Thanks rfb. I have seen somewhere a rule of thumb stating 50 to 100 Watts per lb. I used that to crop down the huge list of potential motors.

I'm not picky on the rate of climb, as long as I can get a good 300' climb in 30 to 60 seconds. What I'm more interested in is how many climbs I can get before I have to pack my things and go home.
Nov 14, 2005, 08:33 PM
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ecormier's Avatar
Attached here are:

1. Comparison table of various motor and gear ratio combinations (only the best diameter/pitch combinations have been kept for each motor).
2. Table of diameter/pitch combinations for the Medusa 028-040 1200
3. In flight analysis report by MotoCalc for the Medusa 028-040 1200 and 17x13 propellor.

The tabs for the text files are aligned at 8 spaces.

The results I gave earlier from memory for 18x16 vs 17x13 @ 1200RPM/Volt were a bit off. The 18x16 has better climb rate, but the prop stalls at airspeeds < 10mph, whereas the 17x13 stalls at airspeeds < 5mph. I don't really know what airspeed a 3M ship has after a hand toss, but 5mph seems to be reasonable. I hope I don't have to rig up a short bungee launcher for this config.

Note to other newbs who may be reading this post: These results are for MY airframe! Your results may vary. Grab MotoCalc and do your own computations.
Last edited by ecormier; Nov 15, 2005 at 11:24 PM. Reason: Added clarification
Nov 15, 2005, 11:03 PM
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ecormier's Avatar

I would greatly appreciate it if an experienced EP guy can confirm that my reasoning here is valid. Anyone? I'm itching to finalize this so I can assemble my glider before it gets too cold outside. We just had our first snowfall today

It worries me that I end up with such a large prop (17x13) and low kv (1200), compared to what others say they use in their setup.

EDIT: I just reread all of my mumbo-jumbo above, and I'm not surprised no one answered. I think I write too tersely.
Last edited by ecormier; Nov 15, 2005 at 11:28 PM.
Nov 16, 2005, 12:43 AM
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Briggs's Avatar
i would like to see the answear also .
Nov 16, 2005, 06:44 AM
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Andy W's Avatar
I tried to read it and could not follow your logic/reasoning. There are too many misconceptions/assumptions in your thesis above for me to sit here and respond to every point. Methods for choosing a particular power system for a model have been covered here many times, also in a 6-part series posted by the site owner Jim Bourke back in 1998:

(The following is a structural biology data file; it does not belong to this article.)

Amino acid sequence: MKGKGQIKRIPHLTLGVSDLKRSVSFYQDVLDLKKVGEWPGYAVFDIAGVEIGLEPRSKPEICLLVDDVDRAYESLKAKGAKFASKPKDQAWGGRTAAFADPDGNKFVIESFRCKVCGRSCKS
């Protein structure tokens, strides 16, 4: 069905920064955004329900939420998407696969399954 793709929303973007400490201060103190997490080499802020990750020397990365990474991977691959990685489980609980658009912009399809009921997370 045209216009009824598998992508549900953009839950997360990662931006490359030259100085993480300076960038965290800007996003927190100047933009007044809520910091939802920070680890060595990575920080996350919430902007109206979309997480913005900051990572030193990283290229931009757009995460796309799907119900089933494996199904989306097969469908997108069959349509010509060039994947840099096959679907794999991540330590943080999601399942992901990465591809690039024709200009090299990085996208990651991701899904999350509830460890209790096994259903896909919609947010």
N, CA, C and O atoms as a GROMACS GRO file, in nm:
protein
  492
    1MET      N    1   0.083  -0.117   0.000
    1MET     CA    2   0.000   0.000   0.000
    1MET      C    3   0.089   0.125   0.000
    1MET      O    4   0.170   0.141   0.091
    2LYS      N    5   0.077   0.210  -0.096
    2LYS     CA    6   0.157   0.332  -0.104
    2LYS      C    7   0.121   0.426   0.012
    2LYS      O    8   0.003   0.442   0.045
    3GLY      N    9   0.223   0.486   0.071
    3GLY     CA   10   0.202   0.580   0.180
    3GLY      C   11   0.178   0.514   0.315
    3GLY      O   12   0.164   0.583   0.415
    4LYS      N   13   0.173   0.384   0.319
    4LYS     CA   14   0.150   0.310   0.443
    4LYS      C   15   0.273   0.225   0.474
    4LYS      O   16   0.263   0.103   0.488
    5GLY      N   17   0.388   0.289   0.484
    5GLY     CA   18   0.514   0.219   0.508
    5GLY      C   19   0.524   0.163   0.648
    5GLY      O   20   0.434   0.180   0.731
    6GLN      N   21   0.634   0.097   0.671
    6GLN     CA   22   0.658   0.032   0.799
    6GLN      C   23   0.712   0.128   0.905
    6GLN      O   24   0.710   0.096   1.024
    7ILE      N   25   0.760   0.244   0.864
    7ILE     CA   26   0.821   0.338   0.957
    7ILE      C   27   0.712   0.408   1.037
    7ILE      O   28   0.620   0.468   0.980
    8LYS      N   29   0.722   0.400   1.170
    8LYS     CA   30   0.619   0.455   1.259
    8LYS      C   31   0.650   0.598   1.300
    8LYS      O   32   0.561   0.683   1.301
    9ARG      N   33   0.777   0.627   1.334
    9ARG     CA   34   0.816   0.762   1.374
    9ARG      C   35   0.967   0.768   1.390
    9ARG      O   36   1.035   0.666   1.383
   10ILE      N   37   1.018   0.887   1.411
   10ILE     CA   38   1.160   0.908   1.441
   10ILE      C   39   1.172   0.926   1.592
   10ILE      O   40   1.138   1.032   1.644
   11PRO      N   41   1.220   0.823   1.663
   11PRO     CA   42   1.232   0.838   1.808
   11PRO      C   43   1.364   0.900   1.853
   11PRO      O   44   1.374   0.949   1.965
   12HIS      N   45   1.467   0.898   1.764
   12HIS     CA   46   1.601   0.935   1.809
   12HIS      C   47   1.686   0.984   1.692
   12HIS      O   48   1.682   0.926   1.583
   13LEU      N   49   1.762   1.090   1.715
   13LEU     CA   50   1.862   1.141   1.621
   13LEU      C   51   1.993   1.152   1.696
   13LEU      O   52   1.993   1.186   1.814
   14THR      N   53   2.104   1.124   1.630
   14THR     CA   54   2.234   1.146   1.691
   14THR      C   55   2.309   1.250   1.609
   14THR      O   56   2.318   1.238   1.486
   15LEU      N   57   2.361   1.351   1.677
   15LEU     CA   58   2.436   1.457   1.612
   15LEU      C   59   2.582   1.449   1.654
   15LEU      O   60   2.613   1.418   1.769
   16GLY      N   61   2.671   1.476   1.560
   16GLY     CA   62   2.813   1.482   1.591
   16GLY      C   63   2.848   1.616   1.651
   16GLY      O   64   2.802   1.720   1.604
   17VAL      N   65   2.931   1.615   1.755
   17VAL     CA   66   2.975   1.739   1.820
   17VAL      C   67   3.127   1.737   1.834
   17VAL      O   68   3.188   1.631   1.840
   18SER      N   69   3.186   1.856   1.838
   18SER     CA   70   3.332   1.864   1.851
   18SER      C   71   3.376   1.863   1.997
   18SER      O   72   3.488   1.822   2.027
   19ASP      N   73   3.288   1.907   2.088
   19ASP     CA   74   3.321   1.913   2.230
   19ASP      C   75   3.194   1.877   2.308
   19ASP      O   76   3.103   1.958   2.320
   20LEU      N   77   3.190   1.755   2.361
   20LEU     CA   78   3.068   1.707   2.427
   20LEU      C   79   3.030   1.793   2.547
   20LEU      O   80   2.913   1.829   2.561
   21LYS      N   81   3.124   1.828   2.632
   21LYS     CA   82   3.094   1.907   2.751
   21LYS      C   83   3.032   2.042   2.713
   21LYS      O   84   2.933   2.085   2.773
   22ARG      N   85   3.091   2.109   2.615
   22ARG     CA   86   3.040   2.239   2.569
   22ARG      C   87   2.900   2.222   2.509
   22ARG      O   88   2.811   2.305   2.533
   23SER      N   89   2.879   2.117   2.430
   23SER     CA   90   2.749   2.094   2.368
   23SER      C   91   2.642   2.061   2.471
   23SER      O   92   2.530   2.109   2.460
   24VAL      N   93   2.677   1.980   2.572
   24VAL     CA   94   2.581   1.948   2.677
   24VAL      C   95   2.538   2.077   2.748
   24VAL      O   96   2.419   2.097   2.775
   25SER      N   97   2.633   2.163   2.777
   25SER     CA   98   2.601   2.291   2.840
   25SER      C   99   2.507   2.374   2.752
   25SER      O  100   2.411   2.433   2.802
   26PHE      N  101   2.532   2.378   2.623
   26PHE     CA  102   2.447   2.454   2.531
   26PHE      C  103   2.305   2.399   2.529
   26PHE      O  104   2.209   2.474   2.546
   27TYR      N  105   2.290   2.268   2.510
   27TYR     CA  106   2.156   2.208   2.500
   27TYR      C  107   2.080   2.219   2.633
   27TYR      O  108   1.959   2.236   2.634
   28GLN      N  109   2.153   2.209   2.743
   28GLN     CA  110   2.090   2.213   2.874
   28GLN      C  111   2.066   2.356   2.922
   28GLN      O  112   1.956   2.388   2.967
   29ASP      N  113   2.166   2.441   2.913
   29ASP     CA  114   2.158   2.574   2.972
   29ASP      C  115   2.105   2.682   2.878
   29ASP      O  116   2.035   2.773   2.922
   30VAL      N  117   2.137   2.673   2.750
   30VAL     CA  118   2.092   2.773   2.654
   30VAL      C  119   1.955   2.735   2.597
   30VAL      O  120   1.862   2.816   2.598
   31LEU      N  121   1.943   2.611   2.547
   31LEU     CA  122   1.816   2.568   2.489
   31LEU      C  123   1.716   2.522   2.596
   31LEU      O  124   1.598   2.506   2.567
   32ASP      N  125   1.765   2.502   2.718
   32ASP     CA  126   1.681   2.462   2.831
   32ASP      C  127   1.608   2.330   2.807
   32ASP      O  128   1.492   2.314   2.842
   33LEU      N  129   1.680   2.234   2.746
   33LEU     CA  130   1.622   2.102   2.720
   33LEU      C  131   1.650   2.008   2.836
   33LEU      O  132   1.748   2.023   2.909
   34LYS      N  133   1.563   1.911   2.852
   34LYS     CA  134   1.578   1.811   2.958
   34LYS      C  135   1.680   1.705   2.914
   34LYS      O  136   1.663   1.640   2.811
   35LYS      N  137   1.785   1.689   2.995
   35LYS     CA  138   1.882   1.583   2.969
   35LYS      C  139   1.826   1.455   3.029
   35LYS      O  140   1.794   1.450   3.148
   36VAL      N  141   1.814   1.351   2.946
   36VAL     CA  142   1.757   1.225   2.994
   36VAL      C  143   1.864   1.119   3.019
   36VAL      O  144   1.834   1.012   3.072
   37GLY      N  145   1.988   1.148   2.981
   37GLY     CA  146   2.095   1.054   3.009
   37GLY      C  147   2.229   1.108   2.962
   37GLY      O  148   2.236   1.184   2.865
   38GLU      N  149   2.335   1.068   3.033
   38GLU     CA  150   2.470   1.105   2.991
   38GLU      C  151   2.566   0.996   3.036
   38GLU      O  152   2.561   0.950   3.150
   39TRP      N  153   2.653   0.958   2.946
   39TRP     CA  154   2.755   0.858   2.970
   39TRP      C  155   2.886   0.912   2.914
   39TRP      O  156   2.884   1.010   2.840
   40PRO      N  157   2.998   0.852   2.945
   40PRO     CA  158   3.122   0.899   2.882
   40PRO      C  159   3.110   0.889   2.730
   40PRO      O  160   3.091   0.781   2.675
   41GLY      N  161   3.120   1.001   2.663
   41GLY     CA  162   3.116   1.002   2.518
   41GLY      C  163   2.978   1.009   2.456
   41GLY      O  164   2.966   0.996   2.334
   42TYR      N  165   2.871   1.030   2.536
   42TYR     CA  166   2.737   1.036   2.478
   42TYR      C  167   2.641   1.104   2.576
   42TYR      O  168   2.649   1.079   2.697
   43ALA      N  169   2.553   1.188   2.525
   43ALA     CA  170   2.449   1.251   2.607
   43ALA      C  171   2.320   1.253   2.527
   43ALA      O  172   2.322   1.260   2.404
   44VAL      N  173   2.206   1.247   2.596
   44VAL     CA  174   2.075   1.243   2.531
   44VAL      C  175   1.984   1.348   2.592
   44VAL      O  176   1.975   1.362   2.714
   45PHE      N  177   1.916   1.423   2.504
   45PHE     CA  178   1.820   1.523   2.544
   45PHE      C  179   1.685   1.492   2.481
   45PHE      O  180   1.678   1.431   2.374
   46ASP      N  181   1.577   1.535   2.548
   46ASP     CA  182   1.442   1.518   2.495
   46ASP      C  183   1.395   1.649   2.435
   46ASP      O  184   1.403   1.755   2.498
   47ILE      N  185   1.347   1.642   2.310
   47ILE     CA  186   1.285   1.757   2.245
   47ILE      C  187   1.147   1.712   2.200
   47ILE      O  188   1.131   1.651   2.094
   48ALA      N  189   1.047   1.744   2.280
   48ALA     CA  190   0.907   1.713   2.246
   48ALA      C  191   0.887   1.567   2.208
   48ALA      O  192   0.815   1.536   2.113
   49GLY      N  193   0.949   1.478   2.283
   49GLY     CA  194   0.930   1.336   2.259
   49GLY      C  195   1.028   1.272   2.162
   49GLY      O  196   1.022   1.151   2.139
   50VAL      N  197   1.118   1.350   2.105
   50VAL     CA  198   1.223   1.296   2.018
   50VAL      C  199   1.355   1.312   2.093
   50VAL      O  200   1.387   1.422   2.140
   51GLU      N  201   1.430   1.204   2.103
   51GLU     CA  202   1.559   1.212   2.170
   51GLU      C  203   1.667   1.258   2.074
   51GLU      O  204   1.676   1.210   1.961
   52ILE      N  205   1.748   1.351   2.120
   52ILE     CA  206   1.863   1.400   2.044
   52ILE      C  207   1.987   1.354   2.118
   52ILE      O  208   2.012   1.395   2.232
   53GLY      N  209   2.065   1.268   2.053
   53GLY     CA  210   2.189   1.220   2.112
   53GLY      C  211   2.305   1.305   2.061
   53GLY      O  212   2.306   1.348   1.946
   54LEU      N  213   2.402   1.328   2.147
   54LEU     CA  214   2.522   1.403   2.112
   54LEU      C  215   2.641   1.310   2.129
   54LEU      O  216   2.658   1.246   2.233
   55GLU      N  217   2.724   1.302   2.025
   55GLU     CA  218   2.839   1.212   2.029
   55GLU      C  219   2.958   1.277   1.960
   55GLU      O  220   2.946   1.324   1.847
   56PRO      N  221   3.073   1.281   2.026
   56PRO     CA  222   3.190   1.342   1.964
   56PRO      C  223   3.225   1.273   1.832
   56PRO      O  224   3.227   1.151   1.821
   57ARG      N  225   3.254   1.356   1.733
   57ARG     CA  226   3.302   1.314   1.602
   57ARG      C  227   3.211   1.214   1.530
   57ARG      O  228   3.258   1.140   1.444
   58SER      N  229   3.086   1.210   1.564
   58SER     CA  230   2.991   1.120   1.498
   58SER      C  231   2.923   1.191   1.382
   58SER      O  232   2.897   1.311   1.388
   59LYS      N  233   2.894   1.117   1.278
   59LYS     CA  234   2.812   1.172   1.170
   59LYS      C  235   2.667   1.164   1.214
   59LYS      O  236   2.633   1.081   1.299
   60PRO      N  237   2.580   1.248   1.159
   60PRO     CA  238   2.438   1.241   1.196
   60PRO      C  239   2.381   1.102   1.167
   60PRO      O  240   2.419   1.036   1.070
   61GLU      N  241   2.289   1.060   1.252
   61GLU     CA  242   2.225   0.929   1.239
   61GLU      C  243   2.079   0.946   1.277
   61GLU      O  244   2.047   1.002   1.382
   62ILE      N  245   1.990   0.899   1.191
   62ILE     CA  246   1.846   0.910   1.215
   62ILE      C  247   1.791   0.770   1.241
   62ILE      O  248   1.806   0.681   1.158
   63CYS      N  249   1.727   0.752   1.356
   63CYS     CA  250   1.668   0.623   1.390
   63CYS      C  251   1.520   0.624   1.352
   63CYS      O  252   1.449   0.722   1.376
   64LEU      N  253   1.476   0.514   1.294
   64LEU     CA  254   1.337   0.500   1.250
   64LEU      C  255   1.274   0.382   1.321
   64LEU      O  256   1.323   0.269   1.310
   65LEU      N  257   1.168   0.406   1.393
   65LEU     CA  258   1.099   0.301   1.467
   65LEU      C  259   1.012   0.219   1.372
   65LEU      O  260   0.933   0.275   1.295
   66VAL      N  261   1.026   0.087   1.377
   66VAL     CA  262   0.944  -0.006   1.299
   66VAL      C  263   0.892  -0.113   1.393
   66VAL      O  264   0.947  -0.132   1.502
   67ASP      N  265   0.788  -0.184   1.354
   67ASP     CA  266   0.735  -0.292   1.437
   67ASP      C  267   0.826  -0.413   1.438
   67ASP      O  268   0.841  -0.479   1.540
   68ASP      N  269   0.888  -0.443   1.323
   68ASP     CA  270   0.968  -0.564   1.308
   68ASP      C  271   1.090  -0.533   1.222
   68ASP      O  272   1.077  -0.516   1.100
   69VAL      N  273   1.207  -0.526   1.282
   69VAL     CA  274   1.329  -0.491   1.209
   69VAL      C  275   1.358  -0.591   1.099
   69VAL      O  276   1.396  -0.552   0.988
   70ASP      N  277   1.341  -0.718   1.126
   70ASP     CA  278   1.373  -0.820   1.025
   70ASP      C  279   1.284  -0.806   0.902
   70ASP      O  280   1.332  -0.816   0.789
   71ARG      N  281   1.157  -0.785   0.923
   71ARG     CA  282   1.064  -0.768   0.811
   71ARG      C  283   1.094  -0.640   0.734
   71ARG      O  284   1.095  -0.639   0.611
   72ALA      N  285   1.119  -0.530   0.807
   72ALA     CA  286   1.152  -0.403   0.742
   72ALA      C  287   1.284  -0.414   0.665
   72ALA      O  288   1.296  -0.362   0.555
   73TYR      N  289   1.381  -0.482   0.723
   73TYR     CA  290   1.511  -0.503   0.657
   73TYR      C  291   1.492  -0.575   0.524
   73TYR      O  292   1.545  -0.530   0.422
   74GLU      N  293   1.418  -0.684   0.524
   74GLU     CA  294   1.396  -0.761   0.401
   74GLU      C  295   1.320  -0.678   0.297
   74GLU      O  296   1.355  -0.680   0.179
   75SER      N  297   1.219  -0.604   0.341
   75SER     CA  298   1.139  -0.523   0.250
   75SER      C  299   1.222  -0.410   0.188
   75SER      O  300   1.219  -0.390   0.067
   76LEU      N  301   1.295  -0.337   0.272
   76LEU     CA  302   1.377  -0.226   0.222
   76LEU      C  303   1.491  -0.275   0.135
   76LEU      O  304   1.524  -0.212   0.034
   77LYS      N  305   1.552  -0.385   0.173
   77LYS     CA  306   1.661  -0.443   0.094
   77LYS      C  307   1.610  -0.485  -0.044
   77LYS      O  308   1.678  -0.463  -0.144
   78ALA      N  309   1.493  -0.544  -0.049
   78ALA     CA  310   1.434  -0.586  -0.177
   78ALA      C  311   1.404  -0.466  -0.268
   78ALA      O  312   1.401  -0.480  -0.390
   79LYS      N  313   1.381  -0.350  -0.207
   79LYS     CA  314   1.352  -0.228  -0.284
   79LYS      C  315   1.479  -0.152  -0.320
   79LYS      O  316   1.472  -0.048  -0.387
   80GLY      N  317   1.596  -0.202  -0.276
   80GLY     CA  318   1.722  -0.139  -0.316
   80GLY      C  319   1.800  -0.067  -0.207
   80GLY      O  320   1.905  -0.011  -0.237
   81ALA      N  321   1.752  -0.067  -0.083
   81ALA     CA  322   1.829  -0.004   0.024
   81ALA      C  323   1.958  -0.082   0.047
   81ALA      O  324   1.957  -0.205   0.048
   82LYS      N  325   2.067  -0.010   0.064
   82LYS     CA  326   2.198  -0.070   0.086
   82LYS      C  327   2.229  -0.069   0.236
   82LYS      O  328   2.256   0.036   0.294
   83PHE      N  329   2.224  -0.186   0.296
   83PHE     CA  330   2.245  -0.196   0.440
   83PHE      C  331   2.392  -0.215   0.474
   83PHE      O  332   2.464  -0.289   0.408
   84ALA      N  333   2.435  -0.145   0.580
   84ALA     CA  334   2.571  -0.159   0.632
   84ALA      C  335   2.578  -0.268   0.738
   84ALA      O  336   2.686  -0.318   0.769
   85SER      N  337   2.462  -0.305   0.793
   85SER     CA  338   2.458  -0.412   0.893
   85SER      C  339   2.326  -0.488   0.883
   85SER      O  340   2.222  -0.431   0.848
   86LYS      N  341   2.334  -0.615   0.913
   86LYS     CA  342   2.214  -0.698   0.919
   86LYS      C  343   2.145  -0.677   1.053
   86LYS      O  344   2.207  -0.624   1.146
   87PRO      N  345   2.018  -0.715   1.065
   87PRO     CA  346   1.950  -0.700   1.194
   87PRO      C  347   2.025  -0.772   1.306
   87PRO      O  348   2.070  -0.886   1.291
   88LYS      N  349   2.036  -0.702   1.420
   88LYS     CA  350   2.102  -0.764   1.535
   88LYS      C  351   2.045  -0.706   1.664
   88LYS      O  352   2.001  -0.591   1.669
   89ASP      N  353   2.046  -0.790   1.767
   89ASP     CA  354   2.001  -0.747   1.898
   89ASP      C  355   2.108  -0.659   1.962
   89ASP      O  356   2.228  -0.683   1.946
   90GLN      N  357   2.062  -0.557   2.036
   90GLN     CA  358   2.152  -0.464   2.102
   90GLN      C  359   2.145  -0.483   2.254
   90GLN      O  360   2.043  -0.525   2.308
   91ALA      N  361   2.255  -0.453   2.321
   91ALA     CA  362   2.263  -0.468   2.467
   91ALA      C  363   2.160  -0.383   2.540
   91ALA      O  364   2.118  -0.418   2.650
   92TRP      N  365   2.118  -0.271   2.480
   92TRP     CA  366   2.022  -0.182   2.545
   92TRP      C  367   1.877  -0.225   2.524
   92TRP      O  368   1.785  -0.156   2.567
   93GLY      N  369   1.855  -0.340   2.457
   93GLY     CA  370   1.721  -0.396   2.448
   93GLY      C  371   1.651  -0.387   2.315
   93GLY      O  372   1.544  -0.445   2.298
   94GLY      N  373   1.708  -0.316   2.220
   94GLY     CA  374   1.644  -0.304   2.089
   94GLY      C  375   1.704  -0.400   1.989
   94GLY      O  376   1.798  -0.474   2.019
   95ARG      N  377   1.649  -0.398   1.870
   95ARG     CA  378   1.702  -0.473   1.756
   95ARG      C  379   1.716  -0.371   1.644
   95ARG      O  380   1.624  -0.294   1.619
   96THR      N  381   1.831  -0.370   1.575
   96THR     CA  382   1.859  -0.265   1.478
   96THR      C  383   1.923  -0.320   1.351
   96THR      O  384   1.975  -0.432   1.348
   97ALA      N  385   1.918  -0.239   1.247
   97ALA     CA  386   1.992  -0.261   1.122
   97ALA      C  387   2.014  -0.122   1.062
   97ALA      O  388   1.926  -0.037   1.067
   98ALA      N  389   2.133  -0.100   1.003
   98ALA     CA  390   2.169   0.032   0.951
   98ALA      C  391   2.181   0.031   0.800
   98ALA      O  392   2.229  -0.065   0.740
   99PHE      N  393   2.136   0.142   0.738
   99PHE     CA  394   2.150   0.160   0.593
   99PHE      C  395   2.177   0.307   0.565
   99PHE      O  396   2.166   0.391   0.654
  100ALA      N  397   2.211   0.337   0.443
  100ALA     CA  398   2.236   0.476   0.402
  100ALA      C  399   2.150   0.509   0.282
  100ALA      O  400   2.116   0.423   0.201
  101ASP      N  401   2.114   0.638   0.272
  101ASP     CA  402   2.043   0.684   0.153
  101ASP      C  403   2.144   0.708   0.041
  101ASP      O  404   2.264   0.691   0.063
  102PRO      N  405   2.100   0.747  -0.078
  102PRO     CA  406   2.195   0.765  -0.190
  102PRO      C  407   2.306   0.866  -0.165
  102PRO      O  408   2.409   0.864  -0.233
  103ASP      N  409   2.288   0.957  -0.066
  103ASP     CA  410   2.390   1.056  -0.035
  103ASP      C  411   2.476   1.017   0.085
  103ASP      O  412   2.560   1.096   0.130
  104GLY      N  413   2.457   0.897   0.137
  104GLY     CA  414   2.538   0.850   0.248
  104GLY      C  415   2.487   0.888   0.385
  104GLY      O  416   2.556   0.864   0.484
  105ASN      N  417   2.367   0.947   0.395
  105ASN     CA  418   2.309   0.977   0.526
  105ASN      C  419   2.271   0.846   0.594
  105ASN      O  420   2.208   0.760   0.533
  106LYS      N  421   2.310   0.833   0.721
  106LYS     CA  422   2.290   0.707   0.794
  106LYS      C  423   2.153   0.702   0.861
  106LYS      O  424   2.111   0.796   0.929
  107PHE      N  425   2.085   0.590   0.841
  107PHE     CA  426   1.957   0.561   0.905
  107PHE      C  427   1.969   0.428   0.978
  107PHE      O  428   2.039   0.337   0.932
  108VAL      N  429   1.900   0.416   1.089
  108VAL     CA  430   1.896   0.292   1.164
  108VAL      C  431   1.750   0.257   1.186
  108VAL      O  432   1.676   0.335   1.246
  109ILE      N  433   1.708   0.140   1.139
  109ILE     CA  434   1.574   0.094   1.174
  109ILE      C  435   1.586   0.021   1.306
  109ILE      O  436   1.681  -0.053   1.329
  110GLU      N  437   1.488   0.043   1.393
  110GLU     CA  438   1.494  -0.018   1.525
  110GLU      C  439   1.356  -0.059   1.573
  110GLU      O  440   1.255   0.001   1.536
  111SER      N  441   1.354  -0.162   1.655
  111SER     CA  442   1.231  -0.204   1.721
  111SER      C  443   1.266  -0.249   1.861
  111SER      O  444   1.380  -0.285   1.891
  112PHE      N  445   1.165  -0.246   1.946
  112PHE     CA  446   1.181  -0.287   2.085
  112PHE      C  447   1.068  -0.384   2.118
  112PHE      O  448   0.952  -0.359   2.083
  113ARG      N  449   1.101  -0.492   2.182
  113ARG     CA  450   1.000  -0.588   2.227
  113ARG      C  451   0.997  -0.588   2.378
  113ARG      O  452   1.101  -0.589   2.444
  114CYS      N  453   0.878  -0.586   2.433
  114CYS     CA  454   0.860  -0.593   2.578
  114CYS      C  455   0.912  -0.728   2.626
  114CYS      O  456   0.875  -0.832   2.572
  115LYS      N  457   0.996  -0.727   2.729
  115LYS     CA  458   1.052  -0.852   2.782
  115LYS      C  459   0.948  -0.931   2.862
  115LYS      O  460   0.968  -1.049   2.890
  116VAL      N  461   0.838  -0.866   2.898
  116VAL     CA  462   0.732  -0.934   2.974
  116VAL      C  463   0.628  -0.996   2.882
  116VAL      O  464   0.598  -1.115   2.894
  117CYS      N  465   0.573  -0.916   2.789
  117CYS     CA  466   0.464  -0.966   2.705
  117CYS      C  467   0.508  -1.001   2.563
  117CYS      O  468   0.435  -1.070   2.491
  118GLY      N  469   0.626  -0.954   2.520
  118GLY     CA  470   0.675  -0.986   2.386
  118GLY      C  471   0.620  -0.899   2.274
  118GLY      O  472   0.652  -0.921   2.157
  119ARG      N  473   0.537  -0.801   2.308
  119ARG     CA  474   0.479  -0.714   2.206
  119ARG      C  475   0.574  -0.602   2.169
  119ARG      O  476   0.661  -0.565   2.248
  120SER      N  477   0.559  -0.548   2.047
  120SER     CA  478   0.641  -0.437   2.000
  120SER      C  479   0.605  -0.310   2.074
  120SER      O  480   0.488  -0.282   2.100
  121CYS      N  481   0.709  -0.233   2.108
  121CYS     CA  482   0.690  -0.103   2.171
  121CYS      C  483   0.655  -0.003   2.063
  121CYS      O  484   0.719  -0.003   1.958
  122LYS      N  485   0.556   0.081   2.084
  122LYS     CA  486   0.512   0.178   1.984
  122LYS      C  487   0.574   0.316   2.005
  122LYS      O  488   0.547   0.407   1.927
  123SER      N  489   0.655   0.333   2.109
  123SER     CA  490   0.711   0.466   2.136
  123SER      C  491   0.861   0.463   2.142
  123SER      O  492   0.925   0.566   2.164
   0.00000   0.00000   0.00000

Finally if you're itching to get a model set up but unsure of a particular system, post here and others will pitch in with what they've used in this or a similar model (it helps to post specs on the model - I've never heard of a "Laser Arts Majestic" sailplane).

I'd give you 10 points for effort though!
Nov 16, 2005, 07:08 AM
soholingo's Avatar
I think the entire thing is good for a mental exercise and learning setups. But the best way to pick motors/batteries/props and to get as many as possible and fly them. The next best way is to ask someone who has flown the model. In a word experience is the best way to learn.

Example I had two 16 cell setups recommended to me. Hacker b50-9s (in motocalc and pretty accurate) and Lehner 19308d (not in motocalc). Lehner was more expensive, than the hacker, and I questioned the value. But once I flew it there was no question the lehner was worth the premium. There are no numbers collected about the lehner system, it just works.

Nov 16, 2005, 03:00 PM
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ecormier's Avatar
Thanks! The feedback is greatly appreciated. That tuturial is exactly what I needed.

Sorry for not giving the specs for the glider. They can be found here (click on the specifications tab).

I did not have EP in mind when I purchased that glider. The idea of EP only came up when I realized my histart would be useless in the cold (this is my first season as an RC flyer -- can you tell? ).